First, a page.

HL Deb 30 October 1919 vol 37 cc121-8

THE EARL OF WEMYSS had the following Question on the Paper—

To ask His Majesty's Government whether they can explain the reasons which have decided the Government to do away with the East Fortune Air Station; whether they can explain the advantages possessed by the Yorkshire site to which it has been decided to transfer the East Fortune Air Station; whether they can give the total amount of public money which has been spent on this station since its inception; and further, whether they will state what proportion of the expenditure has been incurred since the Armistice, and at what date the last payment was made or liability incurred for work of any kind on this station; and to move for Papers.

The noble Earl said: My Lords, I do not think it is necessary for me to make a speech in asking these Questions, as they explain themselves; but there are, perhaps, one or two points which I might ask the noble Marquess to answer as clearly as he can. I am sure that he will be able to prove to his own satisfaction (if to no one else's) that it is in the public interest that the Howden Aerodrome should take the place of the East Fortune Aerodrome; but I should particularly like to know whether or not it was ever intended that the Air Station at East Fortune should be a permanent one, because I think his own officials seem to differ on that point. I have here a copy of a letter written to the Harrington County Council, in which the Air Minister says that there was never any question of retaining East Fortune. That is a very clear statement. I turn to another statement made by Mr. Bacon, the Treasury Valuer and Inspector of Rates, who says— I may say, with regard to the Air Station at East Fortune, that the regard and buildings are merely temporary for the present war, and in all such cases the Lords Commissioners of His Majesty's Treasury have, after special consideration, decided to make contributions in lieu of rates on the valuation of the land only as standing prior to the Crown occupation, and not on the temporary buildings at all. There is no variation on this practice in any part of the United Kingdom. This seems to bear out exactly the statement of the other official whom I quoted. But before the ink was dry on that letter the Government took over the East Fortune Aerodrome. They went on building and, within six months of the writing of that letter, they agreed to be assessed on the buildings for the financial year 1918–19 at an assessment of £2,100, and for the year 1919–20 they have agreed to an assessment of £2,600, thereby proving that there was no possible exception to their rule that they regarded these buildings as permanent.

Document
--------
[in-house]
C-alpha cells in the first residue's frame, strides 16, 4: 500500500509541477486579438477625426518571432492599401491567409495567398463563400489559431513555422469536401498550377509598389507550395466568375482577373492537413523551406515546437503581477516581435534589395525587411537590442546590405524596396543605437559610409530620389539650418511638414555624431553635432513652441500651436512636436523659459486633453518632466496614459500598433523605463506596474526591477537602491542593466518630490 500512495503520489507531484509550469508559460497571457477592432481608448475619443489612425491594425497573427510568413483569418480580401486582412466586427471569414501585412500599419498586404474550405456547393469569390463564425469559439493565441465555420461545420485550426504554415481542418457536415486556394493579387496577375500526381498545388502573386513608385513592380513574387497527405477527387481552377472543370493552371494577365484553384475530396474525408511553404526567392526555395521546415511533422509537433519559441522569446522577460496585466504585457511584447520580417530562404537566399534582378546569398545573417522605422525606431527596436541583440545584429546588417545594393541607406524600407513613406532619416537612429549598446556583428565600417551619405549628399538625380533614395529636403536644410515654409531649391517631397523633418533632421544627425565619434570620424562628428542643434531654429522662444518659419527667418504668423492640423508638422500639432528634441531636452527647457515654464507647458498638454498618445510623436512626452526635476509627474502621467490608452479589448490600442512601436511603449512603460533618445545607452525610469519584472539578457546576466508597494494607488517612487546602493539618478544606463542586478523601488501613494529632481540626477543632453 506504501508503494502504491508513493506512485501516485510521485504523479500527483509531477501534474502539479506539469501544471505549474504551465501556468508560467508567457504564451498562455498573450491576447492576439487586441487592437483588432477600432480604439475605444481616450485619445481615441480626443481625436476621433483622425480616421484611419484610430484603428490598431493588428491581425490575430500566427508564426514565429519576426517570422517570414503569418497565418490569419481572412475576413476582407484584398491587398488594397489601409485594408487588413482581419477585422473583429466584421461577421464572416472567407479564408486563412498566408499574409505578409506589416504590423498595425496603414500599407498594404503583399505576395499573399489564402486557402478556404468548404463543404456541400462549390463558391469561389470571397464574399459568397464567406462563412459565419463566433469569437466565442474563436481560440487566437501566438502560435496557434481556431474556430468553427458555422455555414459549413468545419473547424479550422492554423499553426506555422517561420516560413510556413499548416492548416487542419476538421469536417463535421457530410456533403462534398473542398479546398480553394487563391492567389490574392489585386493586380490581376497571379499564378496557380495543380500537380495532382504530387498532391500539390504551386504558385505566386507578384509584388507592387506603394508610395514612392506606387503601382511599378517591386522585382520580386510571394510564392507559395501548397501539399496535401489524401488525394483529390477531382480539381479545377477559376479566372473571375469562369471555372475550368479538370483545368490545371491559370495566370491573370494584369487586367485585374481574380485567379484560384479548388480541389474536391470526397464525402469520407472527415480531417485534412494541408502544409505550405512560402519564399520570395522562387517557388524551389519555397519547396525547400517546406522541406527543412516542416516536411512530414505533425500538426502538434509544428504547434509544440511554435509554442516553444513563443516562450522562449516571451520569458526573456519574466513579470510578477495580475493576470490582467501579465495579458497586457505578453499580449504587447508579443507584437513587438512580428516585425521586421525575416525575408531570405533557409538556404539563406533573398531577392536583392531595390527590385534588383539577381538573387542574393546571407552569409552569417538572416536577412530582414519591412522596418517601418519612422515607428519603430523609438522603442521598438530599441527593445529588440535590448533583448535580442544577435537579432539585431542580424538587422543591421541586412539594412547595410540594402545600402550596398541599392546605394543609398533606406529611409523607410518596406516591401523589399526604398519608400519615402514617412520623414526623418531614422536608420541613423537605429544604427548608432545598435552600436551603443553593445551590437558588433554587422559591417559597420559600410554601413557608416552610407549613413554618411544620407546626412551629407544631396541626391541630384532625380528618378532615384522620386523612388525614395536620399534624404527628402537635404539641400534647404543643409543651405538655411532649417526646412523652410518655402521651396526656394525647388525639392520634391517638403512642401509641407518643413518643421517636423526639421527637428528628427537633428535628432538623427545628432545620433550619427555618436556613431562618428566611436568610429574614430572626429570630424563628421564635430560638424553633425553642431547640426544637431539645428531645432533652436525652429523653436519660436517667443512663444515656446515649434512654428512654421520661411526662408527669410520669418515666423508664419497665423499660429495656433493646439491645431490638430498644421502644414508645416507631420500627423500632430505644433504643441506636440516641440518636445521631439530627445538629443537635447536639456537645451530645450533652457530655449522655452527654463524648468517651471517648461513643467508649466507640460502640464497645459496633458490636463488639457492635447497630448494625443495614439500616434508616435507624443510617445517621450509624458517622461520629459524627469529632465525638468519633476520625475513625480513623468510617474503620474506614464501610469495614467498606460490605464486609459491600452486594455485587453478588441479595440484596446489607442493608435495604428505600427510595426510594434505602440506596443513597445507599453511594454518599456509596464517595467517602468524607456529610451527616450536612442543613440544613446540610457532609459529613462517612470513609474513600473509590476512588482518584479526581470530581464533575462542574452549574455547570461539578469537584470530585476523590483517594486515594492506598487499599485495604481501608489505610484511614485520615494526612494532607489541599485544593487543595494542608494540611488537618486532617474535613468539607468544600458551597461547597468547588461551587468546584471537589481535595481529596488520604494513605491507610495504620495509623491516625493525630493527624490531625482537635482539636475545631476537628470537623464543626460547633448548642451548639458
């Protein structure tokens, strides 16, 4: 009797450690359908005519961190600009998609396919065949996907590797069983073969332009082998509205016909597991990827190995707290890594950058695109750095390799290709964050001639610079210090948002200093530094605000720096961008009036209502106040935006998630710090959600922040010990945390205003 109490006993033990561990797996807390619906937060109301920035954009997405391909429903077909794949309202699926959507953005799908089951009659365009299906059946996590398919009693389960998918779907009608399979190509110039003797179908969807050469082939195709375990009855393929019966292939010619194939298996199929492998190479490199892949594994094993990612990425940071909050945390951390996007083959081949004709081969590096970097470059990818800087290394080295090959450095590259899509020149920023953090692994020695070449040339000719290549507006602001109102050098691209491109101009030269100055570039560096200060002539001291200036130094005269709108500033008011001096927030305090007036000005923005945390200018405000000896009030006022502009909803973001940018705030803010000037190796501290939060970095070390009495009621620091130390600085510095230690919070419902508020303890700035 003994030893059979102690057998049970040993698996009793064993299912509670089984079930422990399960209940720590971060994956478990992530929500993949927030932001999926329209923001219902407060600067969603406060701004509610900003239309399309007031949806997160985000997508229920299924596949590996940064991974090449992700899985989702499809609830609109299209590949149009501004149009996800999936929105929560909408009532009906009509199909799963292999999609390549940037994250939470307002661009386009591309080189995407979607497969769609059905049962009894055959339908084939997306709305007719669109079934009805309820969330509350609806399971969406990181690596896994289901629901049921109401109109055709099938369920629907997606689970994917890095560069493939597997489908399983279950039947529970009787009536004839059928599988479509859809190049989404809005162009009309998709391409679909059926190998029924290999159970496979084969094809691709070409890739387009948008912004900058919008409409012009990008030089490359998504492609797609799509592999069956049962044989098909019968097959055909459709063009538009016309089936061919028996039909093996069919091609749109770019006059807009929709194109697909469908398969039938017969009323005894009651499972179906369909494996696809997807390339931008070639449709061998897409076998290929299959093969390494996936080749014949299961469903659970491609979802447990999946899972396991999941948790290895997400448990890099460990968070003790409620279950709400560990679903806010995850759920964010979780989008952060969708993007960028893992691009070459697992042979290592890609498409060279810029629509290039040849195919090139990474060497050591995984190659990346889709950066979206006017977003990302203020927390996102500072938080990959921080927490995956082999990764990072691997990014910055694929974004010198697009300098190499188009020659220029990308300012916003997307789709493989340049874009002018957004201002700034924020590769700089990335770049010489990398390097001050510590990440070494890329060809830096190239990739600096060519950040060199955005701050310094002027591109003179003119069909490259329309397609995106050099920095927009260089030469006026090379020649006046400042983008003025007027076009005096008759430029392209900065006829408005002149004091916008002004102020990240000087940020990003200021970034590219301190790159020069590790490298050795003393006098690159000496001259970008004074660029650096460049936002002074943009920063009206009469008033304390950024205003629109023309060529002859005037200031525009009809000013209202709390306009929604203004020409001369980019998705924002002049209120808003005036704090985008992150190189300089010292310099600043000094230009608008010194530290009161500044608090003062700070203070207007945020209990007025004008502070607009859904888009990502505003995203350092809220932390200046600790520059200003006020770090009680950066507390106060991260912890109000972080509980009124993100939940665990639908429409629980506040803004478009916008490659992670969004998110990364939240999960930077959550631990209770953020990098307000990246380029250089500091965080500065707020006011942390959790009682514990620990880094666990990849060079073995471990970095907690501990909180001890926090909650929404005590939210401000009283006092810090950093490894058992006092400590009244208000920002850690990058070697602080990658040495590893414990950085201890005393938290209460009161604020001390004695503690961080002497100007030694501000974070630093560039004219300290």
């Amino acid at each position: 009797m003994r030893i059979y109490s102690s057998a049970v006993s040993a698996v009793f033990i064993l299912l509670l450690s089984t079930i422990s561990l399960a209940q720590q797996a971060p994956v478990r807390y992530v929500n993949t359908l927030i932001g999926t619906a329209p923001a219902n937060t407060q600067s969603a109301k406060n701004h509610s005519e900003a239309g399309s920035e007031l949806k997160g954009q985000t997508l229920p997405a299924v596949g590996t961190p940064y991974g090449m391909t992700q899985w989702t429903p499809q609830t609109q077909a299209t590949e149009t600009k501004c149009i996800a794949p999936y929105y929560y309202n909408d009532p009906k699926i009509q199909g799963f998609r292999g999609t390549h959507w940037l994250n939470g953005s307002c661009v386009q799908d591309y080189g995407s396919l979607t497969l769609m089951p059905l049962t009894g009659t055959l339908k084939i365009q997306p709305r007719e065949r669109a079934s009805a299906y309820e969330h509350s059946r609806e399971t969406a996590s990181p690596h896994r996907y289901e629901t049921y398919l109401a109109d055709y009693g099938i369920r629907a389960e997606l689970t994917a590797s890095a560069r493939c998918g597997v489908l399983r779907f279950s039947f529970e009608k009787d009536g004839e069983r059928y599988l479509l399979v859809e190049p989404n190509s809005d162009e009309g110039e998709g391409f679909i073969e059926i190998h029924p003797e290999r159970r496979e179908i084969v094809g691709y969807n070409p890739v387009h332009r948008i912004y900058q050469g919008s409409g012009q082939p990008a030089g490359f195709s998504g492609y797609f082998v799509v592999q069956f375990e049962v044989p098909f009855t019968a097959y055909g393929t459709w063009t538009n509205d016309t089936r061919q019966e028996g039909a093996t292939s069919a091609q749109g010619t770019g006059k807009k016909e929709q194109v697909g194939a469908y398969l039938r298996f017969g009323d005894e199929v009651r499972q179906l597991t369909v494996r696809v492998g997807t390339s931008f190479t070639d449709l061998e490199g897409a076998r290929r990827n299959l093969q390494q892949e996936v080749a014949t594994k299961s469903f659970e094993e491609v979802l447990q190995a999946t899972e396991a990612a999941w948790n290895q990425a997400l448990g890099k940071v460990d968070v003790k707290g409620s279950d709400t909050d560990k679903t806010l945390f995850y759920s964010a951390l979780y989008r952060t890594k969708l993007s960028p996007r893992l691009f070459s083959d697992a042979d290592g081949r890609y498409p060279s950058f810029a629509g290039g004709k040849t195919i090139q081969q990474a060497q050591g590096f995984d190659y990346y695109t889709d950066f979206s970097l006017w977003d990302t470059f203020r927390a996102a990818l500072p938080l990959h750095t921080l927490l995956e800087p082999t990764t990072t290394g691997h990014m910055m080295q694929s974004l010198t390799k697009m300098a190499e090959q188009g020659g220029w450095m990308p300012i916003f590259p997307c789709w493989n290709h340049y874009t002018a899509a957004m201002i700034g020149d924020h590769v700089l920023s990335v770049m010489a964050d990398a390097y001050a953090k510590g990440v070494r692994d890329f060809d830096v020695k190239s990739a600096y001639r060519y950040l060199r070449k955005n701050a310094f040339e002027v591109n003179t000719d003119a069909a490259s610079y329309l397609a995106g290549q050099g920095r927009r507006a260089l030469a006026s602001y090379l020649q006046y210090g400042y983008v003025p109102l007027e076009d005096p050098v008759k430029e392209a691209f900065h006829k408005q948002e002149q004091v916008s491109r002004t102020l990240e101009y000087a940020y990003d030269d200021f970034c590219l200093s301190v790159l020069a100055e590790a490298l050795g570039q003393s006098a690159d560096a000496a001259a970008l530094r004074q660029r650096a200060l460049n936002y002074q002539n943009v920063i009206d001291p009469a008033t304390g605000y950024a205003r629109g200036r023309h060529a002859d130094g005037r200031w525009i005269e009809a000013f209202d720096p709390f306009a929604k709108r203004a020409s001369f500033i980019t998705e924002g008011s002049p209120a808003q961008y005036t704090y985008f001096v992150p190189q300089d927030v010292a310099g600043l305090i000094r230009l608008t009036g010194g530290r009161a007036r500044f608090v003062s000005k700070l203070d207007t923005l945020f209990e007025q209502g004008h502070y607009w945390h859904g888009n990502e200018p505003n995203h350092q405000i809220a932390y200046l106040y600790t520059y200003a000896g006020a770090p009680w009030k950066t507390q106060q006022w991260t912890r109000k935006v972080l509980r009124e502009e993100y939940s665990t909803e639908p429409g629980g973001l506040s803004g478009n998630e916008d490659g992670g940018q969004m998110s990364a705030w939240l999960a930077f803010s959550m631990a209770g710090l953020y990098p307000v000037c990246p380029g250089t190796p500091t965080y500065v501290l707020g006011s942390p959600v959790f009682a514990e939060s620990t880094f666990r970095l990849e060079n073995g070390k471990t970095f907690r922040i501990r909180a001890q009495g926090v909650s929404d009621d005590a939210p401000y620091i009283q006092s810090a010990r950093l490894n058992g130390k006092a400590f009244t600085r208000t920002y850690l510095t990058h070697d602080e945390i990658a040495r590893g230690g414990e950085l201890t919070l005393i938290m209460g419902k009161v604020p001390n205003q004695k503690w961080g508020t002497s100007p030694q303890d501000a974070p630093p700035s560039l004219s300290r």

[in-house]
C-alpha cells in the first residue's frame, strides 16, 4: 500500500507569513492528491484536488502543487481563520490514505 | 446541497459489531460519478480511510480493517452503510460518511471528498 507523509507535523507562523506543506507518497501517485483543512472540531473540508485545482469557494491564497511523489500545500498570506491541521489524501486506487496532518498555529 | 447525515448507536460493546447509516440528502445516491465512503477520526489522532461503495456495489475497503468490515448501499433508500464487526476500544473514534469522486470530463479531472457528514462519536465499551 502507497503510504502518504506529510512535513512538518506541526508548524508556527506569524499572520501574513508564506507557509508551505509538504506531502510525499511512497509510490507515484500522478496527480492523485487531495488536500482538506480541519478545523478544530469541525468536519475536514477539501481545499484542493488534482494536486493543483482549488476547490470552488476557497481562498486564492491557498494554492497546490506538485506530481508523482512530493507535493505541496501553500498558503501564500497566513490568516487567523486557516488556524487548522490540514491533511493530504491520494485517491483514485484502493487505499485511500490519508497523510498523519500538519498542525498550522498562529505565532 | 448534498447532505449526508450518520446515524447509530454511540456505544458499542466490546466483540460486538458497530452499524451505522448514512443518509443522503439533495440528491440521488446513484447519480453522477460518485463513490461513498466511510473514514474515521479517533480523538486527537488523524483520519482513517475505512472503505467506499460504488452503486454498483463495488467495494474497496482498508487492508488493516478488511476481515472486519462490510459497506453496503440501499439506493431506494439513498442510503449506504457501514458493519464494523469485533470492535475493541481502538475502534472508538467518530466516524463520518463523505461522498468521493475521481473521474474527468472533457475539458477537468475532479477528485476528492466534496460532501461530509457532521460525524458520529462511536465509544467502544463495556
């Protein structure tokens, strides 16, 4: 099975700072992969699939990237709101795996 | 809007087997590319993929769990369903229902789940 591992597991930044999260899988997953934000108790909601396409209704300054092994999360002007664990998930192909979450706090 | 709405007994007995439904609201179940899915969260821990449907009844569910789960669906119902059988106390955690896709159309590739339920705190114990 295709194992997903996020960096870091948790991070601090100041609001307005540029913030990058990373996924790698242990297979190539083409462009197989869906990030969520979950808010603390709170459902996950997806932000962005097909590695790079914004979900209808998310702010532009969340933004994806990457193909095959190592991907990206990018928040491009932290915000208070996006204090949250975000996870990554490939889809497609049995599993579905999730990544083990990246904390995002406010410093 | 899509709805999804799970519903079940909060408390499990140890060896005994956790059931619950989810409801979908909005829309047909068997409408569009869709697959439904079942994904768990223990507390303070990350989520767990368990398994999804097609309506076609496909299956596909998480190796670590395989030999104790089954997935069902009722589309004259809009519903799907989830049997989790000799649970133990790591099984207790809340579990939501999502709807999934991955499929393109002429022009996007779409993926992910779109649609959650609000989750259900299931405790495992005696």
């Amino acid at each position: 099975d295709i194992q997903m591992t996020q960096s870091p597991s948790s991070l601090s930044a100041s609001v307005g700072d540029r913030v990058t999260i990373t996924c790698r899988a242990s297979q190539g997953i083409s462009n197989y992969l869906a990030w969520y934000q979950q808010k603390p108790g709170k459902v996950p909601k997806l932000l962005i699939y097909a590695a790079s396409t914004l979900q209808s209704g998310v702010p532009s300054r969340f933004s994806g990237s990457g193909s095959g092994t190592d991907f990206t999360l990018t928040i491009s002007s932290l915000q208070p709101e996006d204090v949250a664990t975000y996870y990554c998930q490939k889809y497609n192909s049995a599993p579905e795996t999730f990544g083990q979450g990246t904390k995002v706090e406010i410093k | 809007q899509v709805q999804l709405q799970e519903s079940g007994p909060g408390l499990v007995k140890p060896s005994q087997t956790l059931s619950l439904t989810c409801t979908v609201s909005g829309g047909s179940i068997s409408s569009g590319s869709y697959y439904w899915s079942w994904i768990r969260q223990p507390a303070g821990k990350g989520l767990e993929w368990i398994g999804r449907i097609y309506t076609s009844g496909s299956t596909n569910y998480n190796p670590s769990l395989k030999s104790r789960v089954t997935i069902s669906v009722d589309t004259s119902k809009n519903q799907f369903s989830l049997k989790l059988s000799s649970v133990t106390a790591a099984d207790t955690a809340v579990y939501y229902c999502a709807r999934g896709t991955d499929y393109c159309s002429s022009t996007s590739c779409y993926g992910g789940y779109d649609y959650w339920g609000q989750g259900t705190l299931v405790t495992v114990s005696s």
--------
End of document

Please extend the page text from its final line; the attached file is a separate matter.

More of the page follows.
I really must leave my noble friend to disentangle himself from the knot in which these two officials have tied him. It seems to me absolutely idle to pretend, or to suppose, that these buildings at East Fortune were not at some time or another meant to be permanent. Wooden huts have been turned into brick buildings not only for the men's quarters but for the officers' messes, the sergeants' mess, and for all the buildings in the place; a most perfect system of drainage has been established; four miles of roads have been made inside the place; and a railway of three-quarters of a mile has been laid out. All these things surely prove that a permanency was intended. I had meant to compare the East Fortune Aerodrome with the Howden Aerodrome, but I do not think that is necessary.

What I wish to say is this—that even supposing the noble Marquess proves to the satisfaction of your Lordships that it is in the cause of public economy and public advantage that the aerodrome at East Fortune should be superseded by the one at Howden, he is still faced with the yet greater difficulty of justifying the expenditure that has taken place on the East Fortune Aerodrome since the Armistice. Surely when the Armistice took place, and when it was known that the Germans were going to give up their air plant altogether, it must have been obvious to the simplest intelligence that two Air Stations on the North-east coast of Scotland were absolutely unnecessary. Therefore, as soon as that was understood, it would have been the duty of the Government to have done what they could to cut down expenditure by suspending any outlay on either of these aerodromes until it was settled which one the Government were going to adopt and keep as the permanent one. As a matter of fact, they went on spending money on the East Fortune Aerodrome, building houses up to the beginning of August, and I venture to say that no more unjustifiable expenditure than this could be conceived.